Female Lawyers in Ireland

Published 2nd June 2015

A guest post written by Matthew Holmes.

The call to the Irish bar on the 1st of November 1921 was a historic one. It was the first call to the bar since the Irish Judiciary had been divided following our independence from England, it was also the first call to the bar anywhere in the world where women were admitted. It seems that Ireland was eager to call female barristers at the first opportunity it got. Miss Frances Kyle was the first female barrister in history having come first in the Bar Entrance Examinations- she was also the first woman to win the prestigious Brooke Scholarship. Miss Averill Deverell was also called on the same day and became the first woman to practise at the bar in Ireland or anywhere else in the world. Her portrait currently hangs over the entrance to Averill Deverell Room in the Law Library in Dublin, the nerve centre for Irish Barristers, beneath it a small plaque proudly notes that she was called prior to the admission of any lady to the English Bar. This made headlines in Dublin and also in New York, London and India. It was a year before any woman was called to the English bar; Ivy Williams was admitted on the 10th of May 1922. Trinity College Dublin holds a position of Averill Deverell Lecturer in Law in honour of Ireland’s first practising female barrister. One former holder of this position is Fidelma Macken, who was the first female judge of the European Court of Justice, as well as a Supreme Court Judge in Ireland.

The Past

It was another two years after that call before Ms Mary Dorothea Heron admitted to the roll of solicitors as the first female female solicitor in Ireland. In 1963 Ms Justice Eileen Kennedy became the first appointed female judge, it is said that her court rooms were filled with people coming to witness the novelty of a female judge. Ms Frances Moran, took silk in 1947 two years before any female QCs were appointed in England, however she never practised at the inner bar. Ms Justice Mella Carroll in 1977 was the first woman to practise at the inner bar and, in 1980, the first to become a judge of the High Court.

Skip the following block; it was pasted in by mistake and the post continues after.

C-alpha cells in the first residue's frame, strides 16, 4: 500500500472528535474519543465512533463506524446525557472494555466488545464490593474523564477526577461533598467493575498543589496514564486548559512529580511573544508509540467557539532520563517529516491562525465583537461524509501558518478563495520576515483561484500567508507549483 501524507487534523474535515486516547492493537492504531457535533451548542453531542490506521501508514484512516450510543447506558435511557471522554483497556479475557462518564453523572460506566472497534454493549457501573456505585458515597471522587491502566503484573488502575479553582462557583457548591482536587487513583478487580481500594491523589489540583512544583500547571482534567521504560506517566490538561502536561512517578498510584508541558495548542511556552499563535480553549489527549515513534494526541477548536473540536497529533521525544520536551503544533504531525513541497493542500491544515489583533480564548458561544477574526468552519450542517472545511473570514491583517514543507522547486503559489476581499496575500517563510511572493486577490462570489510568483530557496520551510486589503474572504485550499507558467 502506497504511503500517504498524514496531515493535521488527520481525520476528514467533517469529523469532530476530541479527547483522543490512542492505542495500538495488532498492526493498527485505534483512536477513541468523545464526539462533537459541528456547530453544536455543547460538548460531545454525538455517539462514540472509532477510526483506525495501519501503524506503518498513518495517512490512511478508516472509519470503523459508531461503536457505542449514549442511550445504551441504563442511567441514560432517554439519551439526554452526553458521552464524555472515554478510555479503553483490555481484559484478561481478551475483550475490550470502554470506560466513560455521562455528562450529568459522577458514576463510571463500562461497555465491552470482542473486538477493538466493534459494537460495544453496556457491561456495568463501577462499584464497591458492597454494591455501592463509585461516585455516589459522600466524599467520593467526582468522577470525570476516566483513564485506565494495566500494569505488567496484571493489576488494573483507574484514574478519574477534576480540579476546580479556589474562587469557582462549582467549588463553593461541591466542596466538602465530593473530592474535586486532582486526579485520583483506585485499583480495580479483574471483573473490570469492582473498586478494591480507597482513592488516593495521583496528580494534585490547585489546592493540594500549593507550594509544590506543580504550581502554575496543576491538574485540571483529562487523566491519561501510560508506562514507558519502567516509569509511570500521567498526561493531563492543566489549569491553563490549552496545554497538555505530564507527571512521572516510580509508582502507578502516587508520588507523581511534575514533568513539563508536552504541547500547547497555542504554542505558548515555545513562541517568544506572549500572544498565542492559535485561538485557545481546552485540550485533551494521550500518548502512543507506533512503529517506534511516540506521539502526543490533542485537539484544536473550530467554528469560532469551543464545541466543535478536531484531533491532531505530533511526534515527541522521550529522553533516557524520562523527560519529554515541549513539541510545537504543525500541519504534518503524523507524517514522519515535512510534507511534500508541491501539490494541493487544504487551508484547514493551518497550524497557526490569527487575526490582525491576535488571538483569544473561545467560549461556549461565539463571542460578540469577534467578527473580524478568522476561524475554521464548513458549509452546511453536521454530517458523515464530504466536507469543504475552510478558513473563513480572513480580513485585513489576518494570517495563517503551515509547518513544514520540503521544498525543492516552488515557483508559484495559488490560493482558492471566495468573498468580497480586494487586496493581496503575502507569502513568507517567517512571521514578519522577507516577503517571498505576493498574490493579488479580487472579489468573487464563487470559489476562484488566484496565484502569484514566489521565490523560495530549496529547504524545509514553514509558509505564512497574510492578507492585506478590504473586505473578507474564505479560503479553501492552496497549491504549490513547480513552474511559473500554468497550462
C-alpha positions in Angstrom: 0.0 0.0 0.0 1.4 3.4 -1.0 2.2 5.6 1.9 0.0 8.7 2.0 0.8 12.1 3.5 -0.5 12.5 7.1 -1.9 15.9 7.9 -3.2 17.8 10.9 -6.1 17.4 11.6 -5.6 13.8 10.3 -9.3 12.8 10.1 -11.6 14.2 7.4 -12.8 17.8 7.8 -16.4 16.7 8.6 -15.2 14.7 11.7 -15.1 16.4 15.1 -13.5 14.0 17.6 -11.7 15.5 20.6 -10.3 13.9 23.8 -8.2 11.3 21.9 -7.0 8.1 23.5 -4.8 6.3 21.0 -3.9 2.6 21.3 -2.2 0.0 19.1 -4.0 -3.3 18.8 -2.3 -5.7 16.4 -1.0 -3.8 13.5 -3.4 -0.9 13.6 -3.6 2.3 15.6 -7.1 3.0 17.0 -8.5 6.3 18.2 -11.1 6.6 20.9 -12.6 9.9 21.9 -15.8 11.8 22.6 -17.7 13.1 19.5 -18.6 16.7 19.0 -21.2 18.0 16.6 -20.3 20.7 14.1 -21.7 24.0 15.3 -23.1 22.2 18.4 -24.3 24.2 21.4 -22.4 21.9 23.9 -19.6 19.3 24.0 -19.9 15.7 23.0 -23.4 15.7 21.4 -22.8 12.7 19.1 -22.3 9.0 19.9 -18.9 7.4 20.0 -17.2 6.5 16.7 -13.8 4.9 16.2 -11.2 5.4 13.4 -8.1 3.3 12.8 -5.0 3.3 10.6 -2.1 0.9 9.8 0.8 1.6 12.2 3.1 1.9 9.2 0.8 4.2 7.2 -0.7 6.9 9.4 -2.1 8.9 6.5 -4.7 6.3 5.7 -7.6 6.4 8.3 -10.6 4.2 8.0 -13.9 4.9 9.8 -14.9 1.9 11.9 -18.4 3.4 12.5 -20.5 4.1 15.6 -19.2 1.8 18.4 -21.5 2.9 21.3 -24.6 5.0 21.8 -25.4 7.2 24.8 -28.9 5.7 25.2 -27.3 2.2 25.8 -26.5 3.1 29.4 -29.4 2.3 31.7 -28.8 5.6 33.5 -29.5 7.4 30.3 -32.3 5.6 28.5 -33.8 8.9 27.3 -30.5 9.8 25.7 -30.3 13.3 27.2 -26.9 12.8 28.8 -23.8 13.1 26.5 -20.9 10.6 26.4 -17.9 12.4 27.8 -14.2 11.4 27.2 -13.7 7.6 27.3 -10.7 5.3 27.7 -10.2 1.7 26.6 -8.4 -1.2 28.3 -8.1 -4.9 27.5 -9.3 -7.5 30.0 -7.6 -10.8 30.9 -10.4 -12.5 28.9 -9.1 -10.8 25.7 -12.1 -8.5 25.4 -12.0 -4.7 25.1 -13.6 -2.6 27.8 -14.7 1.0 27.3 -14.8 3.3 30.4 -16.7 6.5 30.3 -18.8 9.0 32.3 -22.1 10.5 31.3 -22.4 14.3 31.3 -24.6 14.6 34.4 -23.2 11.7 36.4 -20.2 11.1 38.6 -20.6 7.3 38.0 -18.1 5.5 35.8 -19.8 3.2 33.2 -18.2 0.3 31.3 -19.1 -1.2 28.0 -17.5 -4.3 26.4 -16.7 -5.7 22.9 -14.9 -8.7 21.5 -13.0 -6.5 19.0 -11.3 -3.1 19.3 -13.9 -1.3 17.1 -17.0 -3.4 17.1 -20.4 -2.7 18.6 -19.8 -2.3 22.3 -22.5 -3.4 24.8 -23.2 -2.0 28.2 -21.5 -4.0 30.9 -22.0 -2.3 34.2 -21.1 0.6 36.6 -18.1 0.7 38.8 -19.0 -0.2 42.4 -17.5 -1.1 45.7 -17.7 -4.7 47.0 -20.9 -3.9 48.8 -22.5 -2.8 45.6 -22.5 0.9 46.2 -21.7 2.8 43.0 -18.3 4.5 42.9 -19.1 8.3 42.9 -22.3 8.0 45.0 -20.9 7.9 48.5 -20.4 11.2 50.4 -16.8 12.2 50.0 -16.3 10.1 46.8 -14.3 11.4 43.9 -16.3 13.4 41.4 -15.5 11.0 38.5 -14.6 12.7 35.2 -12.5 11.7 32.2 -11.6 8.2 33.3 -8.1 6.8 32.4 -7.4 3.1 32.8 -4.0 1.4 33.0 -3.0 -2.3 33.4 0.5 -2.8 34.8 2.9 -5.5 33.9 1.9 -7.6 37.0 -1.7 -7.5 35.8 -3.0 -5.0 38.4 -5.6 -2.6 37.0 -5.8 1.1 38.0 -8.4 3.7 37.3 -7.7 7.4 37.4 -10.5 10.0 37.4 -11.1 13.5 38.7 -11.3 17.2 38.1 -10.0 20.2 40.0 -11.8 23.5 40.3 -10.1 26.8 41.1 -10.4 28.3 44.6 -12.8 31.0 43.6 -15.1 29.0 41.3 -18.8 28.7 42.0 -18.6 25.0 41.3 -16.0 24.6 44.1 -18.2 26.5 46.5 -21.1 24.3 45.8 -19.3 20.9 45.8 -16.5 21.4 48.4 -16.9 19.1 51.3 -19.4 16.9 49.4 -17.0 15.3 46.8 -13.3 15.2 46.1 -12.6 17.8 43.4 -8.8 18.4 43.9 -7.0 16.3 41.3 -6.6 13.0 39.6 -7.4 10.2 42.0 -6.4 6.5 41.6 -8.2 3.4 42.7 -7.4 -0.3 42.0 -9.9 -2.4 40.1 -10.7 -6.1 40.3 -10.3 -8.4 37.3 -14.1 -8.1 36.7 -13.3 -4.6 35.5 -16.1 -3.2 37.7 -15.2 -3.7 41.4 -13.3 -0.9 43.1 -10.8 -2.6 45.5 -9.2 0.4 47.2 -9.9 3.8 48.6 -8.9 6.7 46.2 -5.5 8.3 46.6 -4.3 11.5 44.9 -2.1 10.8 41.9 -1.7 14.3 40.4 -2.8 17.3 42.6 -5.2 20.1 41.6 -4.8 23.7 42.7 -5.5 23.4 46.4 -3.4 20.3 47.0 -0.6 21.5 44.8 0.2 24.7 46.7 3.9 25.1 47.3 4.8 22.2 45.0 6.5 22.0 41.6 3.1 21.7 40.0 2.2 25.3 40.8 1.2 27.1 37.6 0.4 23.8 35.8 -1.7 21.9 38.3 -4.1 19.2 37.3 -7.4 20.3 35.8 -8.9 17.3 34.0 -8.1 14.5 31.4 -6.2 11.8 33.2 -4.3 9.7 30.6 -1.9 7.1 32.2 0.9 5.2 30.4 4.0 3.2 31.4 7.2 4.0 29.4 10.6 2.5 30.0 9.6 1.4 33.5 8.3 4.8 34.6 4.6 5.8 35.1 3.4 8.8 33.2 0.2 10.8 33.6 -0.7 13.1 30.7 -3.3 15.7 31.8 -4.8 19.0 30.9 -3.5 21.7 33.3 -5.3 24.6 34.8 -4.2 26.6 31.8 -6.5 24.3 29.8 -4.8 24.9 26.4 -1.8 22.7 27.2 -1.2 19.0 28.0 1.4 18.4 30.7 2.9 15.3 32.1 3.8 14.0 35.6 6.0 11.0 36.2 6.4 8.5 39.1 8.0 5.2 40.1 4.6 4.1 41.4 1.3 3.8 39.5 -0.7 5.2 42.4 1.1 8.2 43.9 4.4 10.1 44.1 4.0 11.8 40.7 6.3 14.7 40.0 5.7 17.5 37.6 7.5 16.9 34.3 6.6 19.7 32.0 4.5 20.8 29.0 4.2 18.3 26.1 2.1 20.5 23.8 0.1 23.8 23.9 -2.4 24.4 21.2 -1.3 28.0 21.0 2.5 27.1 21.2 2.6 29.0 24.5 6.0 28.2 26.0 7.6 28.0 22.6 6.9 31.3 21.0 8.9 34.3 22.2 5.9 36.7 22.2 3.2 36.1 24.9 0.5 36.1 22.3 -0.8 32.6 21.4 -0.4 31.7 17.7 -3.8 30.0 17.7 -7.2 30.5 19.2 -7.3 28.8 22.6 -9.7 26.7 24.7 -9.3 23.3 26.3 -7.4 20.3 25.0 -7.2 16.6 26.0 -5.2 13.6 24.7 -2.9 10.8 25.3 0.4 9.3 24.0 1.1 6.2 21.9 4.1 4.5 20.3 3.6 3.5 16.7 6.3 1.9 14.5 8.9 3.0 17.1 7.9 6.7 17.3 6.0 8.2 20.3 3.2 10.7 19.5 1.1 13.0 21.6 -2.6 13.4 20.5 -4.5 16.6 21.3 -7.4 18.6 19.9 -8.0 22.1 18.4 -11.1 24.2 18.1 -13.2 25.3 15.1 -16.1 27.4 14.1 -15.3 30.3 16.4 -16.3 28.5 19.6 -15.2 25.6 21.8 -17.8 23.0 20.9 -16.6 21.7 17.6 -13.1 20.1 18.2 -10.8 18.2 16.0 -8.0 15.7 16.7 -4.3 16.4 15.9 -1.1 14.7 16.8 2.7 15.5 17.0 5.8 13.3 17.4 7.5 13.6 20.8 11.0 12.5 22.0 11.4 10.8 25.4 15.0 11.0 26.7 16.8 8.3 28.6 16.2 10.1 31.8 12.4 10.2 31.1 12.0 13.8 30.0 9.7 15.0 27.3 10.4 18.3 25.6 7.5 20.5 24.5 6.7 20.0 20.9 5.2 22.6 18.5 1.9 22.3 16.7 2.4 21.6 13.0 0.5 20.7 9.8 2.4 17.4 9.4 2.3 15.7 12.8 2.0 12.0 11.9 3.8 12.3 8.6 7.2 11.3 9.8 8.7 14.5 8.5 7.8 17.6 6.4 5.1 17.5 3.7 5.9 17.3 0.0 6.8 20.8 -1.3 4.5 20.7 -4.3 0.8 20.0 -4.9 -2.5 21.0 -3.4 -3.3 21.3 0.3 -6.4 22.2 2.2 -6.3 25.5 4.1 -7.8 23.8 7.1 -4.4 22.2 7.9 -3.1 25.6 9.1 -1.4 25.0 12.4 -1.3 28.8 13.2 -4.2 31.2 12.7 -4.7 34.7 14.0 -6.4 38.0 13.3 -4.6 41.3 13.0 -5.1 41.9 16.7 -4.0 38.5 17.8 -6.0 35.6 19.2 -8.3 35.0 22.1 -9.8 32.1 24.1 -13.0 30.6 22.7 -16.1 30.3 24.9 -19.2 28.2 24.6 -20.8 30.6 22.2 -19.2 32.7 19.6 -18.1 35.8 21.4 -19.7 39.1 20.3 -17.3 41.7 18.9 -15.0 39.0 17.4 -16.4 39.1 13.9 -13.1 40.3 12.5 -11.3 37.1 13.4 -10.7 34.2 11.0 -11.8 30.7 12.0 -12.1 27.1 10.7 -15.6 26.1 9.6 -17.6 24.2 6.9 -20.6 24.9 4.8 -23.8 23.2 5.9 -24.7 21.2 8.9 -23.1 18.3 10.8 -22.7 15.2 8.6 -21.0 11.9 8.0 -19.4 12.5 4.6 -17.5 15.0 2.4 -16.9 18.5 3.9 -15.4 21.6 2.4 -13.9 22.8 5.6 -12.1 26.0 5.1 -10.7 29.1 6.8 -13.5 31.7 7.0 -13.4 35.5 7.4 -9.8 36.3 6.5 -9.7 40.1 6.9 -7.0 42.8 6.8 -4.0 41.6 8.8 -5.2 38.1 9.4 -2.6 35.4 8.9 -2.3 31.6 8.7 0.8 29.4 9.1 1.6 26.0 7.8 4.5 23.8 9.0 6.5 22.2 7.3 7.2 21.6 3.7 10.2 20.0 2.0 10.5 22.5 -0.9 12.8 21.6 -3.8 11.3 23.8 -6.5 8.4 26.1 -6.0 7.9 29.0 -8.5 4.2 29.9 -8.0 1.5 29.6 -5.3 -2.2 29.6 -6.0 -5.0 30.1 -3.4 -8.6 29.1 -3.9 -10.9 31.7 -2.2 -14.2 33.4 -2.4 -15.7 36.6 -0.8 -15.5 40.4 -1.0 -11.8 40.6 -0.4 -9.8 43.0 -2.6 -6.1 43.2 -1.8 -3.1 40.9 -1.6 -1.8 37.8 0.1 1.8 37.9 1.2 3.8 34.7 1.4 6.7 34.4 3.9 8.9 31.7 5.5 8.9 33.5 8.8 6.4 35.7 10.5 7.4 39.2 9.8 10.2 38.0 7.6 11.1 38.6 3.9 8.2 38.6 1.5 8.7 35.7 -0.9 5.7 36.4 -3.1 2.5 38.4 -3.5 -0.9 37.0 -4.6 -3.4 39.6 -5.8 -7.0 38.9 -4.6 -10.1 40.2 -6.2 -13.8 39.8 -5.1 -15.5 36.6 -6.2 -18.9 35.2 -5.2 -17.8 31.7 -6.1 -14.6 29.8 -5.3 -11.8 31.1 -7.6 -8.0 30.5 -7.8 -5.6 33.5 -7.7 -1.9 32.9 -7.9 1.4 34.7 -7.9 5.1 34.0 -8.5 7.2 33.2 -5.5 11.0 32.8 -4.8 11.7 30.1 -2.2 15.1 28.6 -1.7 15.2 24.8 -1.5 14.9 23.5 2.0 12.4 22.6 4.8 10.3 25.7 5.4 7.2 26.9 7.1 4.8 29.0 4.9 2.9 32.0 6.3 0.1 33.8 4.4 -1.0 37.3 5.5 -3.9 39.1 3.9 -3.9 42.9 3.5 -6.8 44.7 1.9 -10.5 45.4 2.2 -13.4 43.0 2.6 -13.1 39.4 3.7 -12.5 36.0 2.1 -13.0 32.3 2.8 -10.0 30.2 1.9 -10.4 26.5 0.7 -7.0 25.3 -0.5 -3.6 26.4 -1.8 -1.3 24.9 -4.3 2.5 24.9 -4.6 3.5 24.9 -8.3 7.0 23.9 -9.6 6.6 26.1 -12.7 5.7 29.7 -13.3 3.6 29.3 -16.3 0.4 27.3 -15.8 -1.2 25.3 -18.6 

The Present

Ireland is now perhaps one of the best countries in the world to be a woman in law. Currently all of the top legal positions are occupied by women- Our Chief Justice Susan Denham was the first woman on the Supreme Court and one of the first female Chief Justices in the world. Our Attorney General Maire Whelan is the first woman to hold that position as is our Director of Public Prosecutions Claire Loftus. Our Minister for Justice, Frances Fitzgerald, is also female. Both of Ireland’s female presidents- Mary Robinson, and Mary McAleese, practised at the bar here. In a first for any legal profession in the world, female Irish solicitors now outnumber male solicitors. One article from the Irish Independent in 2012 predicted that within a decade there would also be more female barristers than male in Ireland.

The Future?

I will not suggest that everything is perfect, after all the Irish Constitution still states that the woman’s place is in the home. However for such a small nation Ireland has had a number of historic firsts and has blazed a trail for women in law. It’s worth remembering that even though she never took her seat in Westminster the first Female MP, Countess Markievicz, was Irish. Long may this trend continue.

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